Your guide to a successful move from private rental housing

Today features a guest post from a former Schweinfurt spouse, Anisa Peterson. Prior to her own PCS in January 2014, Anisa researched and uncovered the tips and tricks to help smooth the process of PCSing from an off-post rental. 

The closure of the garrison here is approaching and service members and civilian employees living in private rental housing should act now to ensure a frictionless relocation.

Hi, my name is Anisa Peterson, and I am a former Schweinfurt spouse. Over the past few months I have researched, interviewed and picked the brains of Schweinfurt’s top off-post housing specialists in order to provide a no-frills guide to PCSing out of an off-post rental.

German houseFirst and foremost, to avoid delays and uncomfortable challenges the garrison’s private rental housing office is the best assistant.

“Soldiers and families residing off-post in private rentals need to check their contracts right now,” said Housing Division Chief, Helga De Herrera. “Go through the contracts, read them, see if there is anything you don’t understand and check with us ahead of time.”

Every contract is different, De Herrera said, adding that some stipulate a 30-day notice while others require up to 90 days.

If you can’t find a copy of your contract, don’t worry. The private rental housing office retains copies of all housing contracts arranged through the garrison’s Army housing office.

Private rental housing refers to off-post housing owned by a private owner. Those living in private rental housing receive Basic Allowance for Housing, or BAH, and pay the rent directly to the owner.

“Success for us is to make sure the termination notice reaches the landlord in a timely manner,” said Karin Jones, a Schweinfurt housing specialist, speaking on behalf of the housing office.

Termination notices must reach landlords, utilities companies and phone companies in a timely manner, and notices must be submitted in written form. German regulations prevent you from terminating via email or fax, so the termination notice must be sent via registered mail or delivered personally. It’s important to keep the receipts, said Capt. Geoffrey Pariza, Schweinfurt’s administrative law attorney.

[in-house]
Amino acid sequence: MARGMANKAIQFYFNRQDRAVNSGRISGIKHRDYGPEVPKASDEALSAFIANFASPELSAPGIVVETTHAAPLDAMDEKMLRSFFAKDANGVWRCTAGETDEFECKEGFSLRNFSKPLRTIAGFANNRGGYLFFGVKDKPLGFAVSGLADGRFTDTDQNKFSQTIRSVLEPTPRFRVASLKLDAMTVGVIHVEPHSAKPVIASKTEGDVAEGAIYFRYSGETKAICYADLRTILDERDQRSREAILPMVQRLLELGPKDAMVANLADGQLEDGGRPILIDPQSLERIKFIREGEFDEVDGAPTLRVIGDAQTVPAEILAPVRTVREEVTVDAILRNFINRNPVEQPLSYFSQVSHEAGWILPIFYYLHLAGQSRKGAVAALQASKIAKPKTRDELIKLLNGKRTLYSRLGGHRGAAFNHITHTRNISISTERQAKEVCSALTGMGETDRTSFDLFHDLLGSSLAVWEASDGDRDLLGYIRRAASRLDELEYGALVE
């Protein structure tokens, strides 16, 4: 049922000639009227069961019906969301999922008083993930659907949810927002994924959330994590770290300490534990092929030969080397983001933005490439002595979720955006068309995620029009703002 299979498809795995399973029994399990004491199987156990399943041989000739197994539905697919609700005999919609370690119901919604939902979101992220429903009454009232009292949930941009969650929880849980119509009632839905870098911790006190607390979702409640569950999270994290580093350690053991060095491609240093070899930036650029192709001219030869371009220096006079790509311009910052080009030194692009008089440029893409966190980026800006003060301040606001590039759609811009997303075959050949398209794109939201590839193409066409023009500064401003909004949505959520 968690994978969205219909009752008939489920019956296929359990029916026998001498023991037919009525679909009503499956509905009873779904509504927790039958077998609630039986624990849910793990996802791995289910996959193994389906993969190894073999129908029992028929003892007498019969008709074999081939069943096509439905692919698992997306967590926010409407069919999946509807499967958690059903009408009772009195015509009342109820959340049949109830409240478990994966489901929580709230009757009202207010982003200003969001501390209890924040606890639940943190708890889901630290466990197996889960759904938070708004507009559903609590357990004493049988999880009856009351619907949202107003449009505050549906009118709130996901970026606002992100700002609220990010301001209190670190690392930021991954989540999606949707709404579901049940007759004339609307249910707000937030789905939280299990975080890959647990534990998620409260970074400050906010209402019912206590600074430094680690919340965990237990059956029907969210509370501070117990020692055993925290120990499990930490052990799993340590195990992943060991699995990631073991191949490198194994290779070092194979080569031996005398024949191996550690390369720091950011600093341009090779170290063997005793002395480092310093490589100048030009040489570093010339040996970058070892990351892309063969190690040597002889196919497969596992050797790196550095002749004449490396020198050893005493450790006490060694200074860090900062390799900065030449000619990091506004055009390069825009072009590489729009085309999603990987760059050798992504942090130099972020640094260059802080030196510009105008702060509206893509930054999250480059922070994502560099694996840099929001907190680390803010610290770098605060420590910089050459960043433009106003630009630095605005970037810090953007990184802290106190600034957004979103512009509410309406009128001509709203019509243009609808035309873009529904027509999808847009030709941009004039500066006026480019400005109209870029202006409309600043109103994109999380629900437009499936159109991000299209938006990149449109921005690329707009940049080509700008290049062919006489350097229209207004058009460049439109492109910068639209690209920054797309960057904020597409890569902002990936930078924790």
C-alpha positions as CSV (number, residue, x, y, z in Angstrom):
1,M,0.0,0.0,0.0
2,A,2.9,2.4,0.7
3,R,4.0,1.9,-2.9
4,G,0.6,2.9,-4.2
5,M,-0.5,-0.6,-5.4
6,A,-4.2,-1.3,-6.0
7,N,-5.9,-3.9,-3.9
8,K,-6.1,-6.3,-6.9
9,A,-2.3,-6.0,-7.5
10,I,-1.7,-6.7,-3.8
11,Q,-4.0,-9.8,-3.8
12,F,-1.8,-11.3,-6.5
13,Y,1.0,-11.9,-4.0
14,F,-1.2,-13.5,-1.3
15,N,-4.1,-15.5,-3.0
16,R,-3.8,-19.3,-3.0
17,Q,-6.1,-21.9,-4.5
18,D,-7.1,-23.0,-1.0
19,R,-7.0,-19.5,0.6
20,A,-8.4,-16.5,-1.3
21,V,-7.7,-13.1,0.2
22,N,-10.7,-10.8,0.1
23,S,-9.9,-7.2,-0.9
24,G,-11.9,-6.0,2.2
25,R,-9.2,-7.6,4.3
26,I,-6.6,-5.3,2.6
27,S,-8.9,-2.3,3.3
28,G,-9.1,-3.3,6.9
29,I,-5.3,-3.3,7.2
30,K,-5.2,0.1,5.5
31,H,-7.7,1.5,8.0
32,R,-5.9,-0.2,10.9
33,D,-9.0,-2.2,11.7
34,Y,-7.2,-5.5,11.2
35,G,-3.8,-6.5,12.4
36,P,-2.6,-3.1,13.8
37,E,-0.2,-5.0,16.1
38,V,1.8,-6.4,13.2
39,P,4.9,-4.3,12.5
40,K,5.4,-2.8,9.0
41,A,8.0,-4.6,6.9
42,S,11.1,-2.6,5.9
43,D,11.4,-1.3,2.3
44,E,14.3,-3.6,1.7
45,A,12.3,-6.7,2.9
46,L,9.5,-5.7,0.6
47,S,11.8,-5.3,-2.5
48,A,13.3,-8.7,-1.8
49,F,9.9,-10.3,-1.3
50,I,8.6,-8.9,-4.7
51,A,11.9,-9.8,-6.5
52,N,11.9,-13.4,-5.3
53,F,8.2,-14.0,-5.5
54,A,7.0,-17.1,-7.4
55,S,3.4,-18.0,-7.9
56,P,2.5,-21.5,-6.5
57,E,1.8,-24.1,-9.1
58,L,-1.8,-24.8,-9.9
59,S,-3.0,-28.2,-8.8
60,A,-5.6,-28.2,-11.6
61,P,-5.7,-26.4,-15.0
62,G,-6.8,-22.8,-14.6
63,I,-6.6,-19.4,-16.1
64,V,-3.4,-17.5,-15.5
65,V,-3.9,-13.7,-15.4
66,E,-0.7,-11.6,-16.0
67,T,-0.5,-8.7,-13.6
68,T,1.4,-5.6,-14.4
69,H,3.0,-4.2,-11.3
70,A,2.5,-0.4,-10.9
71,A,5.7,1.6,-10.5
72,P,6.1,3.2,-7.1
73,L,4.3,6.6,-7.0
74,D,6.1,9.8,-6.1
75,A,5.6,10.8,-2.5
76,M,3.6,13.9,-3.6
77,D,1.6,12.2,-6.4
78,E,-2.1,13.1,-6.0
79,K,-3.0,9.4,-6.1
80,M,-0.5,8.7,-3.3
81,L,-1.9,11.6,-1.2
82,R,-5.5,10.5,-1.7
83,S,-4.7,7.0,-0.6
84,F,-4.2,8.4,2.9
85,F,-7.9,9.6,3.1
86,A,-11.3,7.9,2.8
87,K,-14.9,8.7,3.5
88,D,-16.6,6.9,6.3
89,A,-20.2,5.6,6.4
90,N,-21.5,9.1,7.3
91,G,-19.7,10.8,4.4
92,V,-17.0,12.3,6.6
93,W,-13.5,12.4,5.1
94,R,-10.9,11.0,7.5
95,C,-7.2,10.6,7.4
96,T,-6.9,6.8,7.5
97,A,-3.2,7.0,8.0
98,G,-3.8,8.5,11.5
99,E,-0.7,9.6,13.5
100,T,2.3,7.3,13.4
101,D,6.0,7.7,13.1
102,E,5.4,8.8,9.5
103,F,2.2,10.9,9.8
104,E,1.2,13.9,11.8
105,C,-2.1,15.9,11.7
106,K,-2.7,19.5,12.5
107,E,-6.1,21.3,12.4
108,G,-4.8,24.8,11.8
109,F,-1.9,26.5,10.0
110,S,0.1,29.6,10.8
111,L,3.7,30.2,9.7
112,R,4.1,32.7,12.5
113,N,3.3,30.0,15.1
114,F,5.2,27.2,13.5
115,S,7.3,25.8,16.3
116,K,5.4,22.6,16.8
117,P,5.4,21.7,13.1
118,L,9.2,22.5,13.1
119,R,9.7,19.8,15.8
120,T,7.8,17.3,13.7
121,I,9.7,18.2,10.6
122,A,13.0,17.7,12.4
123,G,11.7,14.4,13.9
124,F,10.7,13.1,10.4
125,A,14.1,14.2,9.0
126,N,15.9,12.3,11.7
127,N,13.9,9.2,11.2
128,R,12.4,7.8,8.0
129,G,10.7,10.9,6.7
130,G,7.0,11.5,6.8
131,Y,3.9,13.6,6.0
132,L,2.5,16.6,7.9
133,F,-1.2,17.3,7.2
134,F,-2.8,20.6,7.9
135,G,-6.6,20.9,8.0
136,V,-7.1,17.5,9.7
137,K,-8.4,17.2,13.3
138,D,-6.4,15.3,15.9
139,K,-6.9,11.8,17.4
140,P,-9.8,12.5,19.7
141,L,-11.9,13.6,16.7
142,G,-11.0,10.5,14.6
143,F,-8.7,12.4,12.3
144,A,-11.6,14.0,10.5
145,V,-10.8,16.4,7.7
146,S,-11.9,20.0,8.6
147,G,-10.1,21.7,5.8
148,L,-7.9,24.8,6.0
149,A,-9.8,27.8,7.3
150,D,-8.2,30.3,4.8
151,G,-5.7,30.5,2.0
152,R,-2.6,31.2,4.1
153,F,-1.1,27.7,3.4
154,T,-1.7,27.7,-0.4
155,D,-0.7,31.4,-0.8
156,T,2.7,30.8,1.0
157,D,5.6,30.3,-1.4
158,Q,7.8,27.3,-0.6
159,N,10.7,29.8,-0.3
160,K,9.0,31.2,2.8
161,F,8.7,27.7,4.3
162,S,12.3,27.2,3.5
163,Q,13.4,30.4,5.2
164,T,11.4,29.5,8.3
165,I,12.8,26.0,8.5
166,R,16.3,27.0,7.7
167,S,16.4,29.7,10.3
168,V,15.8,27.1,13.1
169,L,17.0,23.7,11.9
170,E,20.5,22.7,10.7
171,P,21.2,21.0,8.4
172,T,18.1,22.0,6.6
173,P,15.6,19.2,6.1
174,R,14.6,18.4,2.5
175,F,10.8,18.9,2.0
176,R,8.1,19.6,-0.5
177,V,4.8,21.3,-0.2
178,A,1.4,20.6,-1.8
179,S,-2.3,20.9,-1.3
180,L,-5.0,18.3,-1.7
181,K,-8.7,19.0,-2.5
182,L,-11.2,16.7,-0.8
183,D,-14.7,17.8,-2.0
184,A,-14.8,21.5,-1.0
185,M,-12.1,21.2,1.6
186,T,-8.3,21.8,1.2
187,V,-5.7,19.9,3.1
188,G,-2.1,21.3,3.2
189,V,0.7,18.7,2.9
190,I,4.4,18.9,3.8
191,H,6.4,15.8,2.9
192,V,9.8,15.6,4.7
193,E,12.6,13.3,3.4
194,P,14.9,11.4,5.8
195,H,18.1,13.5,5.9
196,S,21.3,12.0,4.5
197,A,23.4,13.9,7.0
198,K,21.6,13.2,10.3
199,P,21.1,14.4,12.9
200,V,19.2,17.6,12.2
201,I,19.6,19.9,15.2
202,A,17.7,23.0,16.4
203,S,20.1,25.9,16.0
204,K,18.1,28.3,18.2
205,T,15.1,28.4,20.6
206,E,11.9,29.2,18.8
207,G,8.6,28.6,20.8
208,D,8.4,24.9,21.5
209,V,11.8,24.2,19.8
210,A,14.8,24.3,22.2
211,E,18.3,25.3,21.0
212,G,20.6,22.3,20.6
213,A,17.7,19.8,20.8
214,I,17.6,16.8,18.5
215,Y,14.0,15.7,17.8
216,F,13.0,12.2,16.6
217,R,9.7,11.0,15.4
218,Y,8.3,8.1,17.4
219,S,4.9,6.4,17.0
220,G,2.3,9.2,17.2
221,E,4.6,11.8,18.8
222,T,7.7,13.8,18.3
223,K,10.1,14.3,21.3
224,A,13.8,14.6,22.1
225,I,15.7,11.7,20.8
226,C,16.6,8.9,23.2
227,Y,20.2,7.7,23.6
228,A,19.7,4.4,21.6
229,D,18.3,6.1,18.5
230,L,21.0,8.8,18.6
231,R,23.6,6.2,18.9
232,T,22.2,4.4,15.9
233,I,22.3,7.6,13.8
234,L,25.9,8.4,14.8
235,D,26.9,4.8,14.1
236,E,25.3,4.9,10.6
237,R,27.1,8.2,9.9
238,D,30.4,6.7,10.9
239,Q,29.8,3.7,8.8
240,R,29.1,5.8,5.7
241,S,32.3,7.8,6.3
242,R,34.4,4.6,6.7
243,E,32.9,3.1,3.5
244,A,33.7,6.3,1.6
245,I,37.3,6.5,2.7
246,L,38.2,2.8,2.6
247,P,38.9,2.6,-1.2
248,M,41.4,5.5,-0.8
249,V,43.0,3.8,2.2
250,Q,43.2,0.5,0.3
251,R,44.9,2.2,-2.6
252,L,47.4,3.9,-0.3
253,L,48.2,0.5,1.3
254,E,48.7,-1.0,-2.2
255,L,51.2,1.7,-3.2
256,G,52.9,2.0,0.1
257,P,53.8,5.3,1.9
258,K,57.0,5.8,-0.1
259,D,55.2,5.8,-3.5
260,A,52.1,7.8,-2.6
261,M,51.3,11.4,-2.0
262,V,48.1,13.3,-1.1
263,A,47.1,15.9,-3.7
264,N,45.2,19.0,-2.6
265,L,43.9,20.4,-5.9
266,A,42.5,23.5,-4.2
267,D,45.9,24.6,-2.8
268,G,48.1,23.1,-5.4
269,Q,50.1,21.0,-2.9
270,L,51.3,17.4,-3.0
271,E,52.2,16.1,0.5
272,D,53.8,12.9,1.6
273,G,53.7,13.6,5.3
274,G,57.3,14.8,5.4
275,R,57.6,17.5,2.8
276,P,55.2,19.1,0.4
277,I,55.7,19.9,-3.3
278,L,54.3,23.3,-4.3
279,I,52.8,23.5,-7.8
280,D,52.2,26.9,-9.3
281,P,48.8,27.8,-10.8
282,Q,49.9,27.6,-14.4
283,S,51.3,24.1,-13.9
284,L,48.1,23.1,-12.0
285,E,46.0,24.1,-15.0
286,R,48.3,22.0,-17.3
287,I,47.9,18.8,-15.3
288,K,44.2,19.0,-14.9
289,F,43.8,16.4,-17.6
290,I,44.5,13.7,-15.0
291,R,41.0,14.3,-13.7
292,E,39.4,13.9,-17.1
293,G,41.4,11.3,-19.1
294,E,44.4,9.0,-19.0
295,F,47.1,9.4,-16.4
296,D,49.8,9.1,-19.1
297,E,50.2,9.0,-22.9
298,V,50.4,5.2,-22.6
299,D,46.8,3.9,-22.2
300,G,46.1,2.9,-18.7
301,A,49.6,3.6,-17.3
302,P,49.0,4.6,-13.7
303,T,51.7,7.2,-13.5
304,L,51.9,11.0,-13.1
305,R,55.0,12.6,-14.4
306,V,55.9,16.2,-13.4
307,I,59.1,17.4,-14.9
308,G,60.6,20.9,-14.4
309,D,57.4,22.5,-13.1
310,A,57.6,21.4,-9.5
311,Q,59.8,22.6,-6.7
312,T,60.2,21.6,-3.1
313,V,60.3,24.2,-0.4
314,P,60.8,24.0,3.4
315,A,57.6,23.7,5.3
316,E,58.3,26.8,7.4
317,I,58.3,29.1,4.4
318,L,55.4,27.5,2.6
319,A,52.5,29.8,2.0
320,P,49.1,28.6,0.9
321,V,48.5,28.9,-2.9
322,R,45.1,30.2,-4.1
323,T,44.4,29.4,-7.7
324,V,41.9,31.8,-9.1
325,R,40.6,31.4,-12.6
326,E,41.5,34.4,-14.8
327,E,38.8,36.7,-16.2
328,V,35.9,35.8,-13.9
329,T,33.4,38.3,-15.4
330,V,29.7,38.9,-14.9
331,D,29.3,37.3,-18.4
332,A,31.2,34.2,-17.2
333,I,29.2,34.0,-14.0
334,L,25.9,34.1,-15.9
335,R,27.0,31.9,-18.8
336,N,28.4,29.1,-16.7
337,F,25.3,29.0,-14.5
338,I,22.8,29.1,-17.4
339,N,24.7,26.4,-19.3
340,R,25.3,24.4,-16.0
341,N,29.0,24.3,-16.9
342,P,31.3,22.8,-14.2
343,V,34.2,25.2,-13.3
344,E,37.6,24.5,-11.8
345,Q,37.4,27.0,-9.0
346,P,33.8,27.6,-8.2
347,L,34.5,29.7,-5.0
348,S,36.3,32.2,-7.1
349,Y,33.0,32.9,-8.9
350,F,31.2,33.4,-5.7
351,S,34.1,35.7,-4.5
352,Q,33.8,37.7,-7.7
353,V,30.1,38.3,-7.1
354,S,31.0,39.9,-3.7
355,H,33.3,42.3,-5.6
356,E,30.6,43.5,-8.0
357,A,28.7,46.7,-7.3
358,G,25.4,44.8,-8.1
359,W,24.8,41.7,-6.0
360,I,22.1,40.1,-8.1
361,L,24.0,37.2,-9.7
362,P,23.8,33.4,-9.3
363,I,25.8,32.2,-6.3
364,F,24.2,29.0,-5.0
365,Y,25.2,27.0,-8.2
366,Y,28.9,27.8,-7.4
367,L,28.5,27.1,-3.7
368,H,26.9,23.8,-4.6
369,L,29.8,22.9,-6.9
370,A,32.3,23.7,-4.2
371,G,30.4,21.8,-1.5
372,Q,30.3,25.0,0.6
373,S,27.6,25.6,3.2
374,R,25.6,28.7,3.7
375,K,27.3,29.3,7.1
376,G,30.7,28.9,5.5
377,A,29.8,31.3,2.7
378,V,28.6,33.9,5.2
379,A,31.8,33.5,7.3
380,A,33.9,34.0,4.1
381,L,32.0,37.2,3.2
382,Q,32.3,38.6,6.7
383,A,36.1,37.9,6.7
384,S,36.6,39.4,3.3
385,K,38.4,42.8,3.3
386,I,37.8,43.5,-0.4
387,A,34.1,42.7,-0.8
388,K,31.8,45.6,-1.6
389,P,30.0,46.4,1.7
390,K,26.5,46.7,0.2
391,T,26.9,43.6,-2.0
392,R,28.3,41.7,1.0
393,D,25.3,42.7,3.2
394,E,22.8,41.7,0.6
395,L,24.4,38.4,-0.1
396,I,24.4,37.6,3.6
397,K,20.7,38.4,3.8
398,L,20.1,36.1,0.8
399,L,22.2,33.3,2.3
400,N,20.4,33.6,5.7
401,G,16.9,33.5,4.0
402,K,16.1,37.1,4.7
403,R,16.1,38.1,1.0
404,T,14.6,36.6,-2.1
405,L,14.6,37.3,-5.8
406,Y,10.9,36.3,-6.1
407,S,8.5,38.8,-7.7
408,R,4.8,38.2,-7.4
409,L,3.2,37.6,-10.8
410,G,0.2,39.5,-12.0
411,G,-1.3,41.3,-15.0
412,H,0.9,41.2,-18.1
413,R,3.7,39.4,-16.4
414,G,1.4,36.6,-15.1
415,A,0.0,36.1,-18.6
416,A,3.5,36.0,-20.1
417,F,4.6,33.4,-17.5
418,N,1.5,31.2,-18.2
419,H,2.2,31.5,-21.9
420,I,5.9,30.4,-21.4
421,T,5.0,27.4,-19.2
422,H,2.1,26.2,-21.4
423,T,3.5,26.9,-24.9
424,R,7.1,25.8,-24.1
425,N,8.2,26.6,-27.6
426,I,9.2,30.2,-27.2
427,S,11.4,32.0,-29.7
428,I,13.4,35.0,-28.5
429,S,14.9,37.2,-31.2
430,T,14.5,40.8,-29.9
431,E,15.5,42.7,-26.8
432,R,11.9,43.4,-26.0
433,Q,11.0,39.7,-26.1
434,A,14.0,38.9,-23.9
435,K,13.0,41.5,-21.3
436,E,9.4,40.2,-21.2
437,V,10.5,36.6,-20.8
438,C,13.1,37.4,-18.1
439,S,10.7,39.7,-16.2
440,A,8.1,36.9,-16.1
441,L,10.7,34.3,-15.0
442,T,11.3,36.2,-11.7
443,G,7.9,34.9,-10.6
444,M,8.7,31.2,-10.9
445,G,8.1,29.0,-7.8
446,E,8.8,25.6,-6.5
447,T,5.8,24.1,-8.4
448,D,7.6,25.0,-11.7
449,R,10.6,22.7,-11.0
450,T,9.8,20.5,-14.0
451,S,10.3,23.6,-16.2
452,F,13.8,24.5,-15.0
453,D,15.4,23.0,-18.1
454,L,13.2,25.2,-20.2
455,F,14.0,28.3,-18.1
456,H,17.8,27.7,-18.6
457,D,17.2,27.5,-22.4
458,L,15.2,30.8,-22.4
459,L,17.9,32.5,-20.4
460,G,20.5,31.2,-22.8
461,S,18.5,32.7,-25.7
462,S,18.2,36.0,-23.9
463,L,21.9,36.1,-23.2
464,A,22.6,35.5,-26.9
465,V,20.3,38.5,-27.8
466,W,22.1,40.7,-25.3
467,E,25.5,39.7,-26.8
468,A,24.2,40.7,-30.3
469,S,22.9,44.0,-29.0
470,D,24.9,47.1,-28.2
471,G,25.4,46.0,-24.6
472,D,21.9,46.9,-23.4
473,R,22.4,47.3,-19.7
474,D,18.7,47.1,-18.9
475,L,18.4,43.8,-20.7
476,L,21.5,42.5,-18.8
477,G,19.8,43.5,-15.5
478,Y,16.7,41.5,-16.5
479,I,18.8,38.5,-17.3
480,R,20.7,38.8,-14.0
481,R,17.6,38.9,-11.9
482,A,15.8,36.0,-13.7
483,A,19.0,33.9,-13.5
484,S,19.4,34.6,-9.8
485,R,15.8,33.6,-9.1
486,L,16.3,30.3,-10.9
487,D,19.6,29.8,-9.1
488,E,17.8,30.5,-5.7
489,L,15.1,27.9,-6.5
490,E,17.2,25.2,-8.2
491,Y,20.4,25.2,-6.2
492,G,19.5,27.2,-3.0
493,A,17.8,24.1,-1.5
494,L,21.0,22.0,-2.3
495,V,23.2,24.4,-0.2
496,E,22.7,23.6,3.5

Every contract is unique, but each provides information about specific clear-out standards. A PRH office counselor will assist you in reviewing the contract. If prompt action is required with landlords or utilities companies, the counselor will call immediately to clarify matters. The PRH office takes care of the administrative part of the termination.

Who fixes damages — whether tenant or landlord — depends on the contract. Damages should be solved by the costs-by-cause principle unless they are not caused by regular wear.

“Usually, if you break it, you pay for it. If it’s normal wear and tear, it’s the landlord,” Jones said.

The PRH office can refer to local repair services if self-help is not an option. Disagreements with landlords can often be settled with negotiations. Assistance is offered also by the PRH office. If that is unsuccessful, the next step is the legal office.

Carina Vogel is Schweinfurt’s legal officer. She works at the legal center on Conn Barracks. Her contract with the U.S. Army in Schweinfurt was recently extended until the end of June 2014.

pile of boxes stacked“Ms. Vogel is our German attorney here. She is an expert with dealing with utilities companies and landlords,” said Pariza, but advised tenants to always first consult with the housing office prior to going to the legal office.

Security deposits are often another issue. In many cases they are returned months after tenants have left. To avoid differences with landlords, you can request a pre-inspection at the PRH office up to 90 days prior to departure. Landlords have the right to keep security deposits in case of damages caused by the tenants.

And what about those pesky utility payments? Utility companies normally issue an annual bill at the end of the calendar year. Overpayments are returned while back payments need to be repaid by the tenant. But as a tenant, you may be long gone from Schweinfurt by the time you receive a bill or money back. How to resolve this is at the digression of the landlord. Again, says Jones, visit the housing office once you receive your orders.

“We’ll help.  We will assist you in filling out the termination notice to the landlord and assist in contacting the utility companies per phone,” Jones said.

Resources regarding the PRH office and the legal office will be available until the closure. After the closure, assistance is offered by the housing office at USAG Ansbach.

The housing office takes walk-ins from 7:30 a.m. to 4 p.m., Monday through Friday, and is closed on German and American holidays.

In individual cases, the Schweinfurt housing office can extend its office hours by appointment only to assist Soldiers and civilians terminating their private rental housing contracts.

To schedule an appointment, call DSN 354-6282/6363, CIV 09721-96-6282/6363.


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